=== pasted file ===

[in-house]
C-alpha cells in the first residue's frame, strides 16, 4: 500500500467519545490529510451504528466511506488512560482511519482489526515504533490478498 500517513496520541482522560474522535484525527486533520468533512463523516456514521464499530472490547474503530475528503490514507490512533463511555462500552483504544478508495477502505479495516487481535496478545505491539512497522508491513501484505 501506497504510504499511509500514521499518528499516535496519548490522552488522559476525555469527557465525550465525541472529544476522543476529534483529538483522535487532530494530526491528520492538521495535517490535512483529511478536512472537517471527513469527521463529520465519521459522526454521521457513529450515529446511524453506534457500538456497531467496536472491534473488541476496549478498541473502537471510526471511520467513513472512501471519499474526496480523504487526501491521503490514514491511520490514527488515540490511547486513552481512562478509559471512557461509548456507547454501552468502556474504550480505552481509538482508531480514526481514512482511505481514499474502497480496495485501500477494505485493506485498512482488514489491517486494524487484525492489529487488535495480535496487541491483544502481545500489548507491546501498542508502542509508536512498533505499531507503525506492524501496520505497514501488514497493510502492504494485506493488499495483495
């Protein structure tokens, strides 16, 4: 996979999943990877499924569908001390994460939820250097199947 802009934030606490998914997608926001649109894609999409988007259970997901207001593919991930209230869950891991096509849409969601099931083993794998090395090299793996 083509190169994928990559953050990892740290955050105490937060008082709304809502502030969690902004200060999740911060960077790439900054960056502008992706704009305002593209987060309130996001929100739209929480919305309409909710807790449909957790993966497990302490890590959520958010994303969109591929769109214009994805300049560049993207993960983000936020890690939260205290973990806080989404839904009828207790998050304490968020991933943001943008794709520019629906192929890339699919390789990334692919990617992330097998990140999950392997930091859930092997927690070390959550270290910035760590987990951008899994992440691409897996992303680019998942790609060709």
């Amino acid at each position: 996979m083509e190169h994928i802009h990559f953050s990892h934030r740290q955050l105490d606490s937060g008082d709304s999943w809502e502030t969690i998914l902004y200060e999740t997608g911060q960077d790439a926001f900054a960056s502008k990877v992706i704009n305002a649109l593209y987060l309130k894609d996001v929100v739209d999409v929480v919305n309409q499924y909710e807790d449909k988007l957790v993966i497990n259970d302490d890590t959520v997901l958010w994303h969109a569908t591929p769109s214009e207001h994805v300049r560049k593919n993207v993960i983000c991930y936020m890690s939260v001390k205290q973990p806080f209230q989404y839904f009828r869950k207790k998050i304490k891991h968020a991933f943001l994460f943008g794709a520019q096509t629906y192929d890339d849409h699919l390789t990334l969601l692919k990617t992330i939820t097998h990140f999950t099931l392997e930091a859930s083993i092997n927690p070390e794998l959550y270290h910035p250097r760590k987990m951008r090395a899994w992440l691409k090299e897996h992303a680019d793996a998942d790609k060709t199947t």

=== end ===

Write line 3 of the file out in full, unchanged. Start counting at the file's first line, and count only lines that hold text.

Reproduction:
């Protein structure tokens, strides 16, 4: 996979999943990877499924569908001390994460939820250097199947 802009934030606490998914997608926001649109894609999409988007259970997901207001593919991930209230869950891991096509849409969601099931083993794998090395090299793996 083509190169994928990559953050990892740290955050105490937060008082709304809502502030969690902004200060999740911060960077790439900054960056502008992706704009305002593209987060309130996001929100739209929480919305309409909710807790449909957790993966497990302490890590959520958010994303969109591929769109214009994805300049560049993207993960983000936020890690939260205290973990806080989404839904009828207790998050304490968020991933943001943008794709520019629906192929890339699919390789990334692919990617992330097998990140999950392997930091859930092997927690070390959550270290910035760590987990951008899994992440691409897996992303680019998942790609060709």